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C. N. Ghobrial, S. P. Epstein, M. Vallabhajosyula, M. L. Massingale, D. Chen, P. A. Asbell; Impression Cytology With HLA-DR Quantification for the Evaluation of Dry Eye Disease. Invest. Ophthalmol. Vis. Sci. 2008;49(13):5855. doi: https://doi.org/.
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Dry Eye Disease (DED) is a disorder of decreased tear production and/or excessive evaporation characterized by symptoms and complaints of eye irritation/pain with fluctuation in vision or even loss of vision. It is most usually characterized by ocular surface inflammation, decreased tear production and symptomatologic complaints by the patient. The clinical criteria lack specificity and do not usually allow a precise diagnosis. HLA-DR is an inflammatory marker expressed on the surface of antigen presenting cells. To determine whether HLA-DR titers are increased in DED, cells were collected from dry eye and normal patients, stained for HLA-DR and compared.
Cytologic specimens were taken by impression from 3 patients with chronic dry eyes and 8 normal individuals with healthy eyes per ophthalmologic examination. Clinical diagnoses were made on the basis of subjective symptoms, Schirmer's test, and slit lamp examination. Impression cytology specimens were collected at least 15 min after instillation of the last staining eye drop and obtained with patients under topical anesthesia, using 0.20 µm polyethersulfone filters divided in half without exerting pressure. After collection, membranes were placed into 2 mL of phosphate-buffered saline (PBS) with fixative (0.05% paraformaldehyde) and stored at 4°C until immediately before use. Bovine Serum Albumin in PBS (0.5%: 2 mL) was then added, the cells dislodged from the filters by vortexing for 10 sec, then collected by centrifugation (1600 rpms, 4°C, 5 min). After removing the filters and decanting, the cells were stained for HLA-DR with monoclonal antibodies via standard, indirect immunocytochemical techniques. Conjunctival impression was analyzed by a masked observer via validated flow cytometry methods. Percentage of positive cells and fluorescence intensities was quantified with flow cytometry (FACSCalibur, BD Biosciences) and fluorospheres (Dako).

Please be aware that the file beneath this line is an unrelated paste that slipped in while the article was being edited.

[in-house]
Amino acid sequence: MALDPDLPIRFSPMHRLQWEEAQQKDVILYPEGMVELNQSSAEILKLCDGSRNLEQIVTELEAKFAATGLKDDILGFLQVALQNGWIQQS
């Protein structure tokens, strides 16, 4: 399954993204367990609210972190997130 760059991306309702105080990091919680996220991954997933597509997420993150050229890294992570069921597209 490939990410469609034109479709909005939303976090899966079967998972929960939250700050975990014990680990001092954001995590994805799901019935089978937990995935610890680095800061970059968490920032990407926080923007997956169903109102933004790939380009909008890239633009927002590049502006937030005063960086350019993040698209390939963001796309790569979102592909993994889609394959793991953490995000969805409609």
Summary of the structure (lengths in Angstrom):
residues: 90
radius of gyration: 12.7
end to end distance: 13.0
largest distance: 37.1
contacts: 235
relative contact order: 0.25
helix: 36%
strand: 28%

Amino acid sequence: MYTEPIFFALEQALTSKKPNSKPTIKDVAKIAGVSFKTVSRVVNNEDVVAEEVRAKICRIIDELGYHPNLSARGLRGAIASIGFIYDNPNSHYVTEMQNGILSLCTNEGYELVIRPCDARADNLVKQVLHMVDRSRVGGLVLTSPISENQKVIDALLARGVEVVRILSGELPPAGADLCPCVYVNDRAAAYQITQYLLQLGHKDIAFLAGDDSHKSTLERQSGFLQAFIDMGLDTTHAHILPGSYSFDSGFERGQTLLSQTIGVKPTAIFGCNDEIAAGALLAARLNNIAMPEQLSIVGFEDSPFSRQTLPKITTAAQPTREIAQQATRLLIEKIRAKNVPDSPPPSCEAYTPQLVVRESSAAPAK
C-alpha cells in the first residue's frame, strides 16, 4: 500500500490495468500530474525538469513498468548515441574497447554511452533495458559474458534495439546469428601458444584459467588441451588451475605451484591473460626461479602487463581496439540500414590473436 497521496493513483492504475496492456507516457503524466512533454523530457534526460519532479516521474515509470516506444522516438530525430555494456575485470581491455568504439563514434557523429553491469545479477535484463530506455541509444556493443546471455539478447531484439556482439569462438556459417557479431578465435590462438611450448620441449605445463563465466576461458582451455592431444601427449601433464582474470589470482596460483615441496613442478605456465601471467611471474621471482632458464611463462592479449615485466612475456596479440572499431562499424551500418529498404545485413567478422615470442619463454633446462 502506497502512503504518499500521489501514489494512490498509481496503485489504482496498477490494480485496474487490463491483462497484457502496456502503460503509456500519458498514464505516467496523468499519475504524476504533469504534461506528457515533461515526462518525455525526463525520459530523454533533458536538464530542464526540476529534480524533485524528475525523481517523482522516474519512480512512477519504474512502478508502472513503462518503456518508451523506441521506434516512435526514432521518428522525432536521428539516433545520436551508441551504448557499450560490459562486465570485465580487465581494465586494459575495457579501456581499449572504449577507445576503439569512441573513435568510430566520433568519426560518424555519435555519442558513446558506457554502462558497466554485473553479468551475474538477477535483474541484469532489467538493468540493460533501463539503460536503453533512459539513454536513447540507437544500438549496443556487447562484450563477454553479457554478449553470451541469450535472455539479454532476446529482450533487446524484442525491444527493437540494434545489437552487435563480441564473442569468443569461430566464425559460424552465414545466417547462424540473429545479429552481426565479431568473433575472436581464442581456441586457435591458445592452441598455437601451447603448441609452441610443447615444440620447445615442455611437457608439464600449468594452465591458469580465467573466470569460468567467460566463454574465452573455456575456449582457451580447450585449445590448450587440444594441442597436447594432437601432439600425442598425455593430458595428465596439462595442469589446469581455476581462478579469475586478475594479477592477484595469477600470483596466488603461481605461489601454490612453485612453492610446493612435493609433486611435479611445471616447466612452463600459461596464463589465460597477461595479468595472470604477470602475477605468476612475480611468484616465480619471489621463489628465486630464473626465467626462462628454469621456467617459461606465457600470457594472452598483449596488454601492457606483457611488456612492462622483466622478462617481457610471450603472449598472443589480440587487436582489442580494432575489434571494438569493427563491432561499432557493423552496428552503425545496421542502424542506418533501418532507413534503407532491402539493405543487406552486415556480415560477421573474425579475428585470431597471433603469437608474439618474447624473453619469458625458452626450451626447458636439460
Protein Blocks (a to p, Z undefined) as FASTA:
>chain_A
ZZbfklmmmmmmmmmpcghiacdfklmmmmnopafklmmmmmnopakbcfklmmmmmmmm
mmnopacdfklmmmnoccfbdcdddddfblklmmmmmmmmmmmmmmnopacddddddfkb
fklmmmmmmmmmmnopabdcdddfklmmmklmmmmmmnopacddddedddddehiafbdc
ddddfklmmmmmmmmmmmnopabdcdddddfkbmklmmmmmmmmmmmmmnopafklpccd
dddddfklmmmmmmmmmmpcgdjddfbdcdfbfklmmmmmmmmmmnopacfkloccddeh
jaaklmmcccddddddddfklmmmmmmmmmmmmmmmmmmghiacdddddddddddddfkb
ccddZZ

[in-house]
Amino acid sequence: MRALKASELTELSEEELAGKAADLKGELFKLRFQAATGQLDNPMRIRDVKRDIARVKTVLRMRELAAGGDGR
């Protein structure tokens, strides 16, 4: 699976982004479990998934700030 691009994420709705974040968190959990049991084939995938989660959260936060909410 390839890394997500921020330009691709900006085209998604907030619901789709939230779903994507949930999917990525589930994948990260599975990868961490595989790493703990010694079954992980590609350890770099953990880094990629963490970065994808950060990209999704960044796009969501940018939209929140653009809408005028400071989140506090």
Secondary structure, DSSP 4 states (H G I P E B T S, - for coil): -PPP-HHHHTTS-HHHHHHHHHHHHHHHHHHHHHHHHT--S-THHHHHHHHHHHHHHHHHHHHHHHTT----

At least 1000 cells per sample were analyzed (mean ± st dev: DED: 2395 ± 871; normal: 3571 ± 2775). Elevated expression of HLA-DR by conjunctival cells was found in dry eyes, whereas specimens remained almost negative (<5% of cells were positive) in normal eyes. HLA-DR were 7.55% - 15.57% (10.61% ± 4.34%) in dry eyes and 0.39% - 4.42% (mean: 1.47% ± 1.20%) in normals (p = 0.07).
Results of this preliminary study indicate that conjunctival epithelial cells may express elevated quantities of HLA-DR in DED. Development of flow cytometry in analysis of cytologic specimens provides a new, sensitive, and objective tool for diagnosing dry eye pathology.
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